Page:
Morey said that Harden, who did not show up for media day, “continues to seek a trade and we're working with his representation to resolve that in the best way for the 76ers and hopefully all parties.” The Sixers' lead executive reiterated his stance that only a trade package that retains the team's ability to compete for a title — whether it be a player or assets used to get that player — will get him to deal Harden.
Harden has himself to blame for this, too. He held some of the cards with his decision this offseason and used them to opt into his player option, which caught the Sixers by surprise. His desire to go to the Los Angeles Clippers limited an already slim trade market to the point where LA wasn’t making any legitimate offers. Morey ran the risk of alienating Harden by waiting to get a more bountiful return. But the lack of such a return is partly Harden's fault. The fact that the Sixers even have to trade him in the first place is squarely, entirely on him.
The Clippers look more than willing to move on, leaving the Sixers with seemingly no room left to make a trade. Without Harden, Philly loses one of its key scorers, its best playmaker by miles and a player that has the respect of the locker room. The most popular response to Harden's situation at media day from his fellow Sixers followed the lines of wanting him back but recognizing that they’re gonna have to be ready to play without him.
Morey, as he showed in the Ben Simmons situation, isn’t willing to let a star go for the sake of easing tensions. And he wasn’t alone in taking umbrage with the idea that the Eastern Conference's elite teams have passed the Sixers by.
“Who said they surpassed us?” Embiid said when asked about the Bucks and Celtics' big moves. “We still gotta go out there and compete. You can do whatever you want off the court but you still gotta go out there and put the ball in the hoop. I believe that any team that I'm on, we always gonna have a chance. Just need to be a little bit lucky. Just need to stay healthy — be healthy and stay healthy — and as a team, just come together.”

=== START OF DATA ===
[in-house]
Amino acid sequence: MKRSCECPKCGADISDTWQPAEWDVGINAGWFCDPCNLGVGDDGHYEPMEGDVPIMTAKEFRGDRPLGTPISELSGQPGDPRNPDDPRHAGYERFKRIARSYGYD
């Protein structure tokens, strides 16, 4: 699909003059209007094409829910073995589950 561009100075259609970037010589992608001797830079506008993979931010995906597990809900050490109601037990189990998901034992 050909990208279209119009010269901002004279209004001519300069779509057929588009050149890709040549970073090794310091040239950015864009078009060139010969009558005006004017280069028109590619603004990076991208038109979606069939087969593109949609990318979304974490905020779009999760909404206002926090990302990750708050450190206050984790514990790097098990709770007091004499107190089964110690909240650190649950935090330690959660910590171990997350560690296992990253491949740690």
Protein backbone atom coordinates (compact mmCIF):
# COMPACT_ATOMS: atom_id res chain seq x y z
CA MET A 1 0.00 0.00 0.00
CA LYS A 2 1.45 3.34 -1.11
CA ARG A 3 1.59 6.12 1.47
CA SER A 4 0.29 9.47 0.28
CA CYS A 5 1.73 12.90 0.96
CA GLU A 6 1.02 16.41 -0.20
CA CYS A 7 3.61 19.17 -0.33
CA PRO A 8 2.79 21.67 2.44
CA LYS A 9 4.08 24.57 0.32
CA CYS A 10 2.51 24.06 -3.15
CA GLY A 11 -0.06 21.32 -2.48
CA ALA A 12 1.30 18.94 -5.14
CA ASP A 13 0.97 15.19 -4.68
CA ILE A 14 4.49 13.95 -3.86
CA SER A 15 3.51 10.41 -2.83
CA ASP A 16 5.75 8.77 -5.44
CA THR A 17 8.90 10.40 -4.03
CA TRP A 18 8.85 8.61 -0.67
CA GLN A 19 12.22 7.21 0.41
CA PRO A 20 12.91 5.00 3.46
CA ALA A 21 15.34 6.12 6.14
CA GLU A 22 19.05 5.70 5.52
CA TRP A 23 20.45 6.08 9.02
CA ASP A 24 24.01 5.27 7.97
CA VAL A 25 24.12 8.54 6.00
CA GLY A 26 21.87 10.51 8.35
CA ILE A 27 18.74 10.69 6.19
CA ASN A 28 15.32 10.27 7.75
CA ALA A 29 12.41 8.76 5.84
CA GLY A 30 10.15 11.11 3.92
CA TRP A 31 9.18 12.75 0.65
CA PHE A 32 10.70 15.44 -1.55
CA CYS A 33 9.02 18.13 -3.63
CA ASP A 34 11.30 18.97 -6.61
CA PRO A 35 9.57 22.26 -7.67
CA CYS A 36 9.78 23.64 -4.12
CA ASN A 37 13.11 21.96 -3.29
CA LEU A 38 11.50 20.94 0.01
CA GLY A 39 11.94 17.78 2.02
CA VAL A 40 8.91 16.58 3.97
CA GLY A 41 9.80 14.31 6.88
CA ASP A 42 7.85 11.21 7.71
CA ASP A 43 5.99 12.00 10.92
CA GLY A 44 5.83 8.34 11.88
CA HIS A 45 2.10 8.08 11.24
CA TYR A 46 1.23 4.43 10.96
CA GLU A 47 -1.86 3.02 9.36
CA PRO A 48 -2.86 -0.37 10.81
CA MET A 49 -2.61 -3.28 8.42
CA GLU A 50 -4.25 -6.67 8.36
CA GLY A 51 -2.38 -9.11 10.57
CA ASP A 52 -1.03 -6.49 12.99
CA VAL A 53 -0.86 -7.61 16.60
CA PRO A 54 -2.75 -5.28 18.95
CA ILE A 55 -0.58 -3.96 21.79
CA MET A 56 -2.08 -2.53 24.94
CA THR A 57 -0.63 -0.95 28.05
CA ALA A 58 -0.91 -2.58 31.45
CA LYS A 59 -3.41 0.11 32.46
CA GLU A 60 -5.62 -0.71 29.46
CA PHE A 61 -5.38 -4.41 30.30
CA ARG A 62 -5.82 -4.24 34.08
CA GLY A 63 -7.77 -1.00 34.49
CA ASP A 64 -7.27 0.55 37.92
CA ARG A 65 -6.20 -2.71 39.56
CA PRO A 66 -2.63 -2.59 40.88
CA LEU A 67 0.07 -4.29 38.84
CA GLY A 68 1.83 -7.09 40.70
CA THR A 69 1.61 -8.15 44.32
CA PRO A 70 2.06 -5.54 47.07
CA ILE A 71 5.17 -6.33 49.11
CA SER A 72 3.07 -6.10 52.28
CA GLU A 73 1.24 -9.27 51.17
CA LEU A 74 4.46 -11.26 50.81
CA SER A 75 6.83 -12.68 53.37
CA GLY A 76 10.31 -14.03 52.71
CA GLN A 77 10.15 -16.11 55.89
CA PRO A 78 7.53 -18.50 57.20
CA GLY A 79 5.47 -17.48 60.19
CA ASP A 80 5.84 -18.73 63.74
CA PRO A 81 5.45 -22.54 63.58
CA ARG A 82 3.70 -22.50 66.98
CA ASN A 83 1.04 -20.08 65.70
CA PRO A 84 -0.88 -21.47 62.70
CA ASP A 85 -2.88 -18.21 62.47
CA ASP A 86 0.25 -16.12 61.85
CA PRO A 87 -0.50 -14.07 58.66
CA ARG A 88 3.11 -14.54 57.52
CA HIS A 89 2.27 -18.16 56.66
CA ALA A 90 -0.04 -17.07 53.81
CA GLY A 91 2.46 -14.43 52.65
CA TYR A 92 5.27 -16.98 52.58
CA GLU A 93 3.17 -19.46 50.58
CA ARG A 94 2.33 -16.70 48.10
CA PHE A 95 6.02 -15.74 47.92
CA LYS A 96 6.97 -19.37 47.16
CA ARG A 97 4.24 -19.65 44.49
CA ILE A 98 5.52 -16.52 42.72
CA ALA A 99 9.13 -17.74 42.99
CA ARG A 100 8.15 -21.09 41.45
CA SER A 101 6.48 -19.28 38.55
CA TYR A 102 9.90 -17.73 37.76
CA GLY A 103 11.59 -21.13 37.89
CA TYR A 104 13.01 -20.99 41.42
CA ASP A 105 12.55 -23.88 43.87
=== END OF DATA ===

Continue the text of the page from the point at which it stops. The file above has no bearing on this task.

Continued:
When asked how he justified the lack of a huge trade to Embiid, Morey said that the Sixers have “a great roster” and that Embiid is “a smart player” who understands that those huge additions came with significant subtractions. He stressed that the season has to play out so that they can see what these squads play like. Morey also brushed off Embiid's tweet from right after the Holiday trade as some Twitter shenanigans.
Embiid, for his part, is putting his faith in the franchise and continuing his quest to try to win a championship for the Sixers. He knows the heat is really on to win, too, but isn’t running from the grind at this time. As long as that is the case, Morey can take comfort in the fact that he has one of the five or so best basketball players in the world on his side. That’s a pretty powerful voice to have to vouch for you.
The Sixers may have very well lost their chance at championship contention but obviously, in the setting of media day — or any public one, for that matter — Morey would never admit that, even if he believes it deep down. His actions say that he still sees s way for this team to make it happen. Morey's staunch confidence in the team, however unfounded it may seem, can only serve the good of the organization.
“We feel strongly we have a winning team. We have a team that can win and make a lot of noise in the playoffs,” Morey said.